Last night, Stephen Colbert ended his nine-year run on The Colbert Report, on which he played a caricature of a typical blowhard conservative political commentator—think the arrogance of Bill O’Reilly combined with the thickheaded jingoism of Sean Hannity.

But just imagine if you took that parody and stuck it into a parody of that time-honored tradition, the Christmas variety special. Why, that would be the satirical equivalent of a turducken!

Well, you don’t have to just imagine such a thing—you can just watch A Colbert Christmas: The Greatest Gift of All!.

Colbert is at his mountain cabin, relaxing before going back to the city to record his Christmas special with Elvis Costello and the Jonas Brothers. He takes the time to pull on his winter gear and sing a Christmas song about Christmas songs (and how he’d like you to sing his Christmas song so he can collect royalties and feed his children) and is about to head out the door when a bear—actually, stock footage of a bear—appears and blocks his way.

Oh no! What will Stephen do?

Not much, really—he hangs out at the cabin while various guest stars (none of whom seem to have any problems getting past that bear) drop by to sing holiday tunes.

Toby Keith stops in to sing about the “War on Christmas” (a favorite yuletide theme for O’Reilly). Willie Nelson appears in Colbert’s Nativity scene as the fourth wise man; when Stephen asks what Willie’s doing in there, Nelson replies, “I’m so high, you’re hallucinating!” He then warbles about his herbal gift to the Baby Jesus (hint: it ain’t frankincense or myrrh). R&B singer (and apparent part-time forest ranger) John Legend plays piano while crooning a double entendre-laden tune about his favorite seasonal spice, nutmeg. Jon Stewart tries to sell Stephen on Hanukah with a none-too-convincing ditty. When Stephen tries praying for salvation (of his Christmas special), God put him on hold, with hold music provided by an angel who looks and sounds an awful lot like Feist.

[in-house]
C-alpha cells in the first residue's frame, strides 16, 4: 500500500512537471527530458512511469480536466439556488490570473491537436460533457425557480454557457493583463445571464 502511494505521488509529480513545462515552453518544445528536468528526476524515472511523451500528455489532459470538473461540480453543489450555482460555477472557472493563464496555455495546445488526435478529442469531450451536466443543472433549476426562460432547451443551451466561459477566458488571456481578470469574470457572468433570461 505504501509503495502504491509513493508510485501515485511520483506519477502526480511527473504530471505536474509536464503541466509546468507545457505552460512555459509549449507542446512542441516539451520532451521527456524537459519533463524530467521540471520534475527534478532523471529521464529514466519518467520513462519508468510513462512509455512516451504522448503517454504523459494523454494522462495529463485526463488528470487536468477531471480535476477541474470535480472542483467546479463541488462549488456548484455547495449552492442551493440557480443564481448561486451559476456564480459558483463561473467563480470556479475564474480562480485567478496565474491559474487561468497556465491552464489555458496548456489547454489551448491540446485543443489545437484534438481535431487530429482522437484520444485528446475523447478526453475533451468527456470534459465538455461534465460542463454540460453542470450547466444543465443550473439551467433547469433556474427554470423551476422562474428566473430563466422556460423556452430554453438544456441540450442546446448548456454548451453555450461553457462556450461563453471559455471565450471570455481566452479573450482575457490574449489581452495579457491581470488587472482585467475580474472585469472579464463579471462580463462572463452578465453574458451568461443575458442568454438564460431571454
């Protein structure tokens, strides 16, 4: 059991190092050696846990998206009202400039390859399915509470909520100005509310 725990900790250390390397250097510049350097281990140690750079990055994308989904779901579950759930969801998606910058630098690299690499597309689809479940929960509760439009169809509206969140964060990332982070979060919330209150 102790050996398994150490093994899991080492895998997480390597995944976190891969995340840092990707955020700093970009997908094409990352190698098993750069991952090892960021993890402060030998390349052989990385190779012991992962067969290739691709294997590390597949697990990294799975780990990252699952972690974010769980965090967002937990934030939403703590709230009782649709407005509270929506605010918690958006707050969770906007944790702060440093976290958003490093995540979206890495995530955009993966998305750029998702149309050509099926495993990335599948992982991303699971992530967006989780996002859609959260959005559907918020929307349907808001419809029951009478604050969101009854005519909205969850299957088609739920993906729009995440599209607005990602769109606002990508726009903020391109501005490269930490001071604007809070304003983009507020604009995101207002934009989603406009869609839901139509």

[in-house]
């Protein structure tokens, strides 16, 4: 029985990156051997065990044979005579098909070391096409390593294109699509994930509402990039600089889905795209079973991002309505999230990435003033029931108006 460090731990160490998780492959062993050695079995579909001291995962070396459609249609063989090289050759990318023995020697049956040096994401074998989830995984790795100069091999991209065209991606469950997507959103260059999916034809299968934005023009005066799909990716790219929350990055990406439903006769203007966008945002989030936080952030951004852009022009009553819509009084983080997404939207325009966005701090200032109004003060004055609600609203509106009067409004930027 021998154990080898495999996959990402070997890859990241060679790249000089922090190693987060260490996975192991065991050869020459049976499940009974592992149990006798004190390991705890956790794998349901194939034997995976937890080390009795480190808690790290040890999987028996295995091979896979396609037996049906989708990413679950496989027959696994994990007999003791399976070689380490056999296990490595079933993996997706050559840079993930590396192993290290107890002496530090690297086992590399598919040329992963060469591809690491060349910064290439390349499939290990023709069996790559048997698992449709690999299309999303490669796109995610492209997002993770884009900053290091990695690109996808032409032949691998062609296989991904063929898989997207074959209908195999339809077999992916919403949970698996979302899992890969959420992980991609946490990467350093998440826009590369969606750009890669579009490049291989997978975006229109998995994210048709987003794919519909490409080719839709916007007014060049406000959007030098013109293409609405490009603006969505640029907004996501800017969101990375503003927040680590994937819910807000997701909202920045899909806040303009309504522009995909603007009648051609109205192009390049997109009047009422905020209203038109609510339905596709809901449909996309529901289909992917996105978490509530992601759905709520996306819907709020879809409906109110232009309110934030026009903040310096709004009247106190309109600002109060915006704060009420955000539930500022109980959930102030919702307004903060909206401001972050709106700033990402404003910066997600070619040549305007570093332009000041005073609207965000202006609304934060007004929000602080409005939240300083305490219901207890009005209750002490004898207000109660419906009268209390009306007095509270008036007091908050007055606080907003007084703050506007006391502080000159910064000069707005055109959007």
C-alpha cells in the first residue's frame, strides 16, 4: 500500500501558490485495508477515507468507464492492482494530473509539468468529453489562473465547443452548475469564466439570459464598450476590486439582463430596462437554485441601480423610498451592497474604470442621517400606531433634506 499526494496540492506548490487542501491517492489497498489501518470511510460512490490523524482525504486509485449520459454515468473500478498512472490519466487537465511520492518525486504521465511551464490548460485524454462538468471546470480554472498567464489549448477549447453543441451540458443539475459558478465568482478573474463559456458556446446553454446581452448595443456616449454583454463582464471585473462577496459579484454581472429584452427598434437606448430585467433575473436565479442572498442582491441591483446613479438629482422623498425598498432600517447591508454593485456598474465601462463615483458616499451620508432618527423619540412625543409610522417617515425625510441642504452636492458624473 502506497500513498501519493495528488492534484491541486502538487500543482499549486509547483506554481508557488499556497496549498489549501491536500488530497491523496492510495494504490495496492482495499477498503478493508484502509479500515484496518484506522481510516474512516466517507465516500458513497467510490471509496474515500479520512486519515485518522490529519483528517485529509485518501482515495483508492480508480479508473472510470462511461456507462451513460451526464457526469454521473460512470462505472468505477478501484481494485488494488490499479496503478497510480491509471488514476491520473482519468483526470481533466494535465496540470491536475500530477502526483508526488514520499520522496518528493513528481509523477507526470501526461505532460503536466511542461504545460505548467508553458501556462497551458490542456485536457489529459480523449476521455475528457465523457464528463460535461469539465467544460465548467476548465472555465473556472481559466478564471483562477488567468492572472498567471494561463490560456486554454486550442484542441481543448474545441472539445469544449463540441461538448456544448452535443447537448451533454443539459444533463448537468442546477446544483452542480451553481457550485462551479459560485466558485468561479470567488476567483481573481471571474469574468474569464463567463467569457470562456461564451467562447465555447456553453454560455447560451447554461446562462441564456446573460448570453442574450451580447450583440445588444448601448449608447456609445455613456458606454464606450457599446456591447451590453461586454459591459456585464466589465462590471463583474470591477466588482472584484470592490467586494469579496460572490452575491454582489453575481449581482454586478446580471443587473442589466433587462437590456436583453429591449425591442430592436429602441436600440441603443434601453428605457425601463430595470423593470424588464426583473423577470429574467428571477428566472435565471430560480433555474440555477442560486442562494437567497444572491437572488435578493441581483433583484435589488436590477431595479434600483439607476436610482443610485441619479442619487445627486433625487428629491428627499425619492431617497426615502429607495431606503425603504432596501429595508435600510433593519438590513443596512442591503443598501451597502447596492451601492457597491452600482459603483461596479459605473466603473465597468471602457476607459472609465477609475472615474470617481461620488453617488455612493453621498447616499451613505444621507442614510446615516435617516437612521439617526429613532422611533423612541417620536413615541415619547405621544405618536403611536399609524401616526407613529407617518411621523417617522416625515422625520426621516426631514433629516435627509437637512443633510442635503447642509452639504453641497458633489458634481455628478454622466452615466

And just when it looks like things may turn around and Stephen may be able to make his taping after all? The bear—actually, someone in a bear costume—shows up and eats one of his celebrity guests. The only person who can possibly sort this all out and show Colbert the true meaning of Christmas? Who else? Santa Claus (George Wendt)!

A Colbert Christmas pokes loads of fun with holiday variety shows, which were always kind of weird anyway. (So…Bing Crosby vacations at an English country estate, and David Bowie just happens to show up to sing with Bing? Really? And let’s not even get into The Star Wars Holiday Special, shall we?) There are also swipes at video Yule logs (at one point, Colbert attempts to throw chestnuts on his “open fire,” only to have them bounce off the flatscreen and clatter across the floor), commercialism (the DVD of A Colbert Christmas is available before the special is even over) and that moment in holiday rom-coms when couple just happen to be standing under mistletoe (in Colbert’s cabin, that mistletoe moves around to hang over any place where any two people happen to be standing).

Even if you aren’t familiar with the inherent clich├ęs of the holiday variety show format, though, A Colbert Christmas has plenty to offer, including several funny original songs sung by a group of popular recording artists (and, um, Jon Stewart) willing and able to make fun of themselves while still celebrating the holiday season.

The Colbert Report may be gone (though Colbert himself will be back next year when he replaces the retiring David Letterman), but we’ll always have A Colbert Christmas to warm our hearts…and to put royalties into Stephen Colbert’s pocket. (Seriously, those kids need to eat, y’know.)